My research focuses on the foundations and methodology of frontier physics. My main focus has been on quantum field theory and cosmology, though I have interests in quantum foundations and spacetime theories as well. I have been involved in a few different research projects, collaboratively and on my own. My main research interests are in the foundations of quantum field theory, early universe cosmology, theory construction in particle physics, and general philosophy of quantum theory. I have recently started thinking about theory construction, methodology, and dynamic epistemology as more general themes in philosophy of science.

Foundations of QFT

Quantum field theory is the framework in which our best theory of matter – the standard model of particle physics – is constructed. Relativistic QFT is both the most precisely tested framework and the messiest formalism in frontier physics. I believe that the best way to understand the framework is to focus on methodology and the process of theory construction. By focusing on the process of constructing and using QFT, we shift focus away from the imprecise and sometimes ill-defined structure of the theory as a static entity. What makes QFT so successful is its flexibility and the diverse uses to which it can be put.

Theory Construction

Though my focus on theory construction has largely centred on particle physics and quantum field theory, I am interested in the process of theory construction more generally in science. I believe that the lessons from quantum field theory are generalizable: we learn more about the epistemology and methodology of physics by focusing on science as a process. This involves paying close attention to all methods and tools used within a discipline, and situating these studies within the social and historical context.

Early Universe Cosmology

The early universe is a great window into high-energy physics, where gravitational and quantum effects play prominent roles in dynamical evolution. This is the realm where we can stretch the applicability of our current best theories near their breaking point. Conceptual and foundational issues like the cosmological constant problem, the physical source of inflation, and early universe phase transitions may point the way to new physics like a quantum theory of gravity. My research focuses on the ways that these problems highlight the limitations of the effective field theory framework, and therefore provide a more direct testing ground for new high-energy theories.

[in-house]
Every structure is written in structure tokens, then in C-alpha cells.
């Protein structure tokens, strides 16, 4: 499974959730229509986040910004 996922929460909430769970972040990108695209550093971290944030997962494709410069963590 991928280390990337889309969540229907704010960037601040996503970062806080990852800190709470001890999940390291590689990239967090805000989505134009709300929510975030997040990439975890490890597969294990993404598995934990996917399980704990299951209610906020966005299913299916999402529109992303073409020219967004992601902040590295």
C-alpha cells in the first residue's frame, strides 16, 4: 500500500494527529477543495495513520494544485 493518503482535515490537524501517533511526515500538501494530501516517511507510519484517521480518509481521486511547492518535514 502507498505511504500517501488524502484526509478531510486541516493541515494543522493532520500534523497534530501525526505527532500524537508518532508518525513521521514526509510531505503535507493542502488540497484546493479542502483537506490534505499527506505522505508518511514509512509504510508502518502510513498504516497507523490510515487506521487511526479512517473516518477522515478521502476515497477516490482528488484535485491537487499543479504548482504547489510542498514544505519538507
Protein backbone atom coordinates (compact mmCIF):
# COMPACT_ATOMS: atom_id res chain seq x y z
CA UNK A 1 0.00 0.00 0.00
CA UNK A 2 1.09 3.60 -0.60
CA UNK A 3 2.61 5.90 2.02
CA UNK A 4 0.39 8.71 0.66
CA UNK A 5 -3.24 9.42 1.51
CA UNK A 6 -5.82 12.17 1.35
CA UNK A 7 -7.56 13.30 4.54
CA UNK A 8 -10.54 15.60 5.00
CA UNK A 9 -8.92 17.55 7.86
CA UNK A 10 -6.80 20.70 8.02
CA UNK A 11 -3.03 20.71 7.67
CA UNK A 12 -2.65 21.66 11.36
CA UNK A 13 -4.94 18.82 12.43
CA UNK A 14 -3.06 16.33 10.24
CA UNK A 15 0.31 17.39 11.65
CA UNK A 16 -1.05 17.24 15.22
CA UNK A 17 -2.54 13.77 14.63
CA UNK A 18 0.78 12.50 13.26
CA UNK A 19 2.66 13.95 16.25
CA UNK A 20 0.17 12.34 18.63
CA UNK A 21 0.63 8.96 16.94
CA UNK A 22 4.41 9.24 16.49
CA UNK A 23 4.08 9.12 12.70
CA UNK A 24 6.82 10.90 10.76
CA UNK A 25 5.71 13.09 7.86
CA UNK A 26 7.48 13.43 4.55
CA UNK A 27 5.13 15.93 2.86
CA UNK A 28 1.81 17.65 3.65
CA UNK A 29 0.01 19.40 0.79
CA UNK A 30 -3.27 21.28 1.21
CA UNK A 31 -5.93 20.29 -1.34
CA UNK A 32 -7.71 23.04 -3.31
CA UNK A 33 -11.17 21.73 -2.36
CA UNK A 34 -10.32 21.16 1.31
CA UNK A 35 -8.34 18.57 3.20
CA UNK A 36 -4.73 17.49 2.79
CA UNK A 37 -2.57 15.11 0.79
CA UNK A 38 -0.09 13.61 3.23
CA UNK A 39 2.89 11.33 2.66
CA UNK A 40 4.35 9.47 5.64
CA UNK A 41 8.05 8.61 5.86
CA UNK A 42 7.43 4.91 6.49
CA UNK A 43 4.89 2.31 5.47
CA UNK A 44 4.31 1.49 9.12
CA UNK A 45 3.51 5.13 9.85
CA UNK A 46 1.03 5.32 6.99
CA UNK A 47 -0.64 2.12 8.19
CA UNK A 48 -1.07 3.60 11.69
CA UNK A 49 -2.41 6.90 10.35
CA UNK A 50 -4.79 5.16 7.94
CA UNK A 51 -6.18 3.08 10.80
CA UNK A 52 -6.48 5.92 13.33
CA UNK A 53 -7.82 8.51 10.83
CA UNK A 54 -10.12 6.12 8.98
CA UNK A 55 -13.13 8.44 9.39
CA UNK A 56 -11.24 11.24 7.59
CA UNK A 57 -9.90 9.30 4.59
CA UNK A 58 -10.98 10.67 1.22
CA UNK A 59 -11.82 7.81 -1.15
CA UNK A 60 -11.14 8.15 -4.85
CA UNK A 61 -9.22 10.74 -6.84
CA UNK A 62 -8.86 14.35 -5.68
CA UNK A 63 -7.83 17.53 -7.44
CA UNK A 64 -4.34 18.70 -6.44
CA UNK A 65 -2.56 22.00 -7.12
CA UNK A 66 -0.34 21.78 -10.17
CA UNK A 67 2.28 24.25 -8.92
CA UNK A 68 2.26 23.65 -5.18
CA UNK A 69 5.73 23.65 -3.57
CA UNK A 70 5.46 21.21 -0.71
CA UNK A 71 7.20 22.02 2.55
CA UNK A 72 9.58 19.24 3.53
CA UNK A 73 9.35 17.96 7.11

Quantum Theory

More basic than particular concerns about the methods, tools, and evidence for quantum field theory and quantum gravity are questions about how to understand the ways in which quantum theory represents the world (if at all). Philosophers and physicists have long been focused on how to interpret quantum theory. I am interested in the new perspectives that recent information-theoretic reconstructions of quantum theory can provide for understanding the structure of quantum theory. Though these do not typically provide a full interpretation of quantum theory, they can provide physical motivations for the necessity of quantum behaviour.

Google Scholar / PhilPeople / New Directions


A. Koberinski and C. Smeenk. “QED, Q.E.D.” Studies in History and Philosophy of Modern Physics, 71, 1-13 (2020).

A. Koberinski. “Parity violation in weak interactions: How experiment can shape a theoretical framework,” Studies in the History and Philosophy of Modern Physics 67, 64-77 (2019).

A. Koberinski, A. Baglaenko, M. Stastna, “Schmidt number effects on Rayleigh-Taylor instability in a thin channel,” Physics of Fluids 27, 084102 (2015).

Works in Progress

A. Koberinski and C. Smeenk. “Philosophical Issues in Early Universe Cosmology,” Forthcoming in Oxford Online Encyclopedia of Physics.

A. Koberinski and C. Smeenk. “Establishing inflationary cosmology”.

A. Koberinski and C. Smeenk. “Effective decoupling in inflation”.

A. Koberinski. “Phase transitions and the birth of early universe particle physics”.

A. Koberinski. “It’s not 0K: Conceptual challenges in finite-temperature field theory”.

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